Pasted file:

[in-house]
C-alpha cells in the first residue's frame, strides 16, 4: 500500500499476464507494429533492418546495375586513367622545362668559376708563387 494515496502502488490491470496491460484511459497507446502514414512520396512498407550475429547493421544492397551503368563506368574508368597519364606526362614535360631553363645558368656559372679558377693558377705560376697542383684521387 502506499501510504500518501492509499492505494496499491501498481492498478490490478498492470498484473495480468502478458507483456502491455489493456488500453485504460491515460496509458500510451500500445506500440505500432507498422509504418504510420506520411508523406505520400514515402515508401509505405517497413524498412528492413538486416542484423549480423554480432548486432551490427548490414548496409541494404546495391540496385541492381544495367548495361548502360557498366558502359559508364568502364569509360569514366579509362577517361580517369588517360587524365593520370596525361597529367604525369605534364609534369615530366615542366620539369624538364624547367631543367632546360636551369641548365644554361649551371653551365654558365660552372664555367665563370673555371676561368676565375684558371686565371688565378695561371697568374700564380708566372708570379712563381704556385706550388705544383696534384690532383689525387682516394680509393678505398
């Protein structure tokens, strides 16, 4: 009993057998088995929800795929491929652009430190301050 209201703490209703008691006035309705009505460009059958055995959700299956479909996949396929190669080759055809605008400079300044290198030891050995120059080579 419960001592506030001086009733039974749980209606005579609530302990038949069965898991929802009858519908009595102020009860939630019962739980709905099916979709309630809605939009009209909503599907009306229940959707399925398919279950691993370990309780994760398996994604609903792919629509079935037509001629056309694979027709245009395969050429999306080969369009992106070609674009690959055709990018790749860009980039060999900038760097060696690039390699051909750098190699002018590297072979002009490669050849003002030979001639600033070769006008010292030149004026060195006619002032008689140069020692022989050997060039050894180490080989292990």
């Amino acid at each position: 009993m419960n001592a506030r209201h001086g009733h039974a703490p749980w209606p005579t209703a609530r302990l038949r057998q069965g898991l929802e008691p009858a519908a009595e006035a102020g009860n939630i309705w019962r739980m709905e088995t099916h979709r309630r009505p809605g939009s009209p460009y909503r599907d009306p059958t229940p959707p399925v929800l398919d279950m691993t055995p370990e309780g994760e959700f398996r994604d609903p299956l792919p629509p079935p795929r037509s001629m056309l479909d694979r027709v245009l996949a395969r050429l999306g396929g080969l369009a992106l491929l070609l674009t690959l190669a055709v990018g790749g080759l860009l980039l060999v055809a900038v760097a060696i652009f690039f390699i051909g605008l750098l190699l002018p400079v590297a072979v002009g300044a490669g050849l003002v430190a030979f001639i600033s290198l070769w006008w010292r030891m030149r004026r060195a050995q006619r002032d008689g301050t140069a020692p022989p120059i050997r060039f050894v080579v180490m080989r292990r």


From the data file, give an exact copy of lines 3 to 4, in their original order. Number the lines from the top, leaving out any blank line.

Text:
């Protein structure tokens, strides 16, 4: 009993057998088995929800795929491929652009430190301050 209201703490209703008691006035309705009505460009059958055995959700299956479909996949396929190669080759055809605008400079300044290198030891050995120059080579 419960001592506030001086009733039974749980209606005579609530302990038949069965898991929802009858519908009595102020009860939630019962739980709905099916979709309630809605939009009209909503599907009306229940959707399925398919279950691993370990309780994760398996994604609903792919629509079935037509001629056309694979027709245009395969050429999306080969369009992106070609674009690959055709990018790749860009980039060999900038760097060696690039390699051909750098190699002018590297072979002009490669050849003002030979001639600033070769006008010292030149004026060195006619002032008689140069020692022989050997060039050894180490080989292990």
């Amino acid at each position: 009993m419960n001592a506030r209201h001086g009733h039974a703490p749980w209606p005579t209703a609530r302990l038949r057998q069965g898991l929802e008691p009858a519908a009595e006035a102020g009860n939630i309705w019962r739980m709905e088995t099916h979709r309630r009505p809605g939009s009209p460009y909503r599907d009306p059958t229940p959707p399925v929800l398919d279950m691993t055995p370990e309780g994760e959700f398996r994604d609903p299956l792919p629509p079935p795929r037509s001629m056309l479909d694979r027709v245009l996949a395969r050429l999306g396929g080969l369009a992106l491929l070609l674009t690959l190669a055709v990018g790749g080759l860009l980039l060999v055809a900038v760097a060696i652009f690039f390699i051909g605008l750098l190699l002018p400079v590297a072979v002009g300044a490669g050849l003002v430190a030979f001639i600033s290198l070769w006008w010292r030891m030149r004026r060195a050995q006619r002032d008689g301050t140069a020692p022989p120059i050997r060039f050894v080579v180490m080989r292990r």